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Short-Term Energy Outlook

Release Date: July 7, 2015  |  Next Release Date: August 11, 2015  |  Full Report    |   Text Only   |   All Tables   |   All Figures

Natural Gas

Preliminary data indicate that natural gas production in the Northeast declined during May and June, contributing to total U.S. natural gas production in June averaging 78.2 Bcf per day (Bcf/d), down 1.2 Bcf/d from the April level. The decline largely reflects maintenance and construction in the Marcellus producing area. Transcontinental Pipeline restricted capacity on segments of its Leidy Line, which flows natural gas produced in the Marcellus Shale to market areas, beginning May 1 and lasting through late June. The capacity restrictions were related to construction on an expansion that will ultimately increase Marcellus takeaway capacity. EIA expects production growth will resume in July.

Natural Gas Consumption

EIA's forecast of U.S. total natural gas consumption averages 76.5 Bcf/d in 2015 and 76.4 Bcf/d in 2016, compared with 73.5 Bcf/d in 2014. Consumption growth in 2015 is largely driven by demand in the industrial and electric power sectors. EIA projects natural gas consumption in the power sector to grow by 12.9% in 2015 and then fall by 2.7% in 2016. Low natural gas prices support increased use of natural gas for electricity generation in 2015. Industrial sector consumption increases by 3.3% in 2015 and by 3.9% in 2016, as new industrial projects come online, particularly in the fertilizer and chemicals sectors, and as industrial consumers continue to take advantage of low natural gas prices. Natural gas consumption in the residential and commercial sectors is projected to decline in 2015 and 2016.

Natural Gas Production and Trade

EIA expects that marketed natural gas production will increase by 4.3 Bcf/d (5.7%) and by 1.6 Bcf/d (2.0%) in 2015 and 2016, respectively. Despite recent declines, natural gas production remains high, and EIA expects continued growth through 2016, with increases in the Lower 48 states expected to more than offset long-term production declines in the Gulf of Mexico. Increases in drilling efficiency will continue to support growing natural gas production in the forecast despite relatively low natural gas prices. Most of the growth is expected to come from the Marcellus Shale, as the backlog of uncompleted wells is reduced and new pipelines come online to deliver Marcellus natural gas to markets in the Northeast.

Increases in domestic natural gas production are expected to reduce demand for natural gas imports from Canada and to support growth in exports to Mexico. EIA expects natural gas exports to Mexico, particularly from the Eagle Ford Shale in South Texas, to increase because of growing demand from Mexico's electric power sector, coupled with flat Mexican natural gas production.

EIA projects LNG gross exports will increase to an average of 0.79 Bcf/d in 2016, with the startup of a major LNG liquefaction plant in the Lower 48 states.

Natural Gas Inventories

On June 26, natural gas working inventories totaled 2,577 Bcf, which was 662 Bcf (35%) above the level at the same time in 2014 and 29 Bcf (1%) above the previous five-year average (2010-14) for that week. To this point in the inventory refill season, injections have surpassed the five-year average injections by a wide margin. EIA projects end-of-October 2015 inventories will total 3,919 Bcf, 121 Bcf (3.2%) above the five-year average for that time.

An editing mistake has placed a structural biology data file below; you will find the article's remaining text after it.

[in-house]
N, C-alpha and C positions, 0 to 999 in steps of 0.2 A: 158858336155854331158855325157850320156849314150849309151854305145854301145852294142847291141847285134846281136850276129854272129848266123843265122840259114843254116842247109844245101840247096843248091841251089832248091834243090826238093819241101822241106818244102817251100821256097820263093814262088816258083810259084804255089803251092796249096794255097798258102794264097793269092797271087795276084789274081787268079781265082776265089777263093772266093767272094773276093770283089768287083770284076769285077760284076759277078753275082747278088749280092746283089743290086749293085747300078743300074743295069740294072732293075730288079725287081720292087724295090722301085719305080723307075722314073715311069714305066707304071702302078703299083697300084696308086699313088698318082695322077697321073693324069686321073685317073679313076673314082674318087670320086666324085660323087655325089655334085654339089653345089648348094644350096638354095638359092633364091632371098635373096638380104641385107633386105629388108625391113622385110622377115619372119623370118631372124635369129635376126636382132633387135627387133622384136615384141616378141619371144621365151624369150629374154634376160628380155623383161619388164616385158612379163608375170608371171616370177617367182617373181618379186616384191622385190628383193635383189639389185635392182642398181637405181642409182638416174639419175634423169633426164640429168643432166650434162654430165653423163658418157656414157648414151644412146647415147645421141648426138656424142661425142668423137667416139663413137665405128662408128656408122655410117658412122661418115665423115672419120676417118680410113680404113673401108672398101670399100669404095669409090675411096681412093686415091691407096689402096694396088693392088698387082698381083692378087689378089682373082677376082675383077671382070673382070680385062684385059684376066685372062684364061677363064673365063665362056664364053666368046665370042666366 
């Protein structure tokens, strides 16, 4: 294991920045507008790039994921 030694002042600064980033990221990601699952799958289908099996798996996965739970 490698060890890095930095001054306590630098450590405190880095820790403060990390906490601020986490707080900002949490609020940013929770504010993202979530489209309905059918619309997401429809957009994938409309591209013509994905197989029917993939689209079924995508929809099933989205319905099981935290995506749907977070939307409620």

Natural Gas Prices

The Henry Hub natural gas spot price averaged $2.78/million British thermal units (MMBtu) in June, a decrease of 7 cents/MMBtu from the May price. EIA expects monthly average spot prices to remain lower than $3/MMBtu in July, and lower than $4/MMBtu through the remainder of the forecast. The projected Henry Hub natural gas price averages $2.97/MMBtu in 2015 and $3.31/MMBtu in 2016.

Natural gas futures contracts for October 2015 delivery traded during the five-day period ending July 1 averaged $2.85/MMBtu. Current options and futures prices imply that market participants place the lower and upper bounds for the 95% confidence interval for October 2015 contracts at $1.92/MMBtu and $4.24/MMBtu, respectively. At this time last year, the natural gas futures contract for October 2014 delivery averaged $4.40/MMBtu, and the corresponding lower and upper limits of the 95% confidence interval were $3.37/MMBtu and $5.76/MMBtu, respectively.

U.S. Natural Gas Summary
  2013 2014 2015 2016
Prices (dollars per thousand cubic feet)
Henry Hub Spot 3.84 4.52 3.06 3.41
Residential Sector 10.30 10.94 10.27 10.39
Commercial Sector 8.08 8.87 8.07 8.38
Industrial Sector 4.64 5.53 4.17 4.44
Supply (billion cubic feet per day)
Marketed Production 70.39 74.72 78.97 80.56
Dry Gas Production 66.67 70.46 74.37 75.82
Pipeline Imports 7.63 7.22 7.03 6.69
LNG Imports 0.27 0.16 0.23 0.15
Consumption (billion cubic feet per day)
Residential Sector 13.46 13.89 13.39 13.23
Commercial Sector 8.98 9.48 9.12 8.90
Industrial Sector 20.31 20.97 21.67 22.52
Electric Power Sector 22.44 22.33 25.22 24.54
Total Consumption 71.69 73.48 76.55 76.44
Primary Assumptions (percent change from previous year)
Heating Degree Days 18.5 1.9 -3.3 -4.1
Cooling Degree Days -12.6 -0.5 10.4 -4.7
Commercial Employment 2.1 2.2 2.4 1.6
Natural-gas-weighted Industrial Production 1.8 2.2 0.9 2.4

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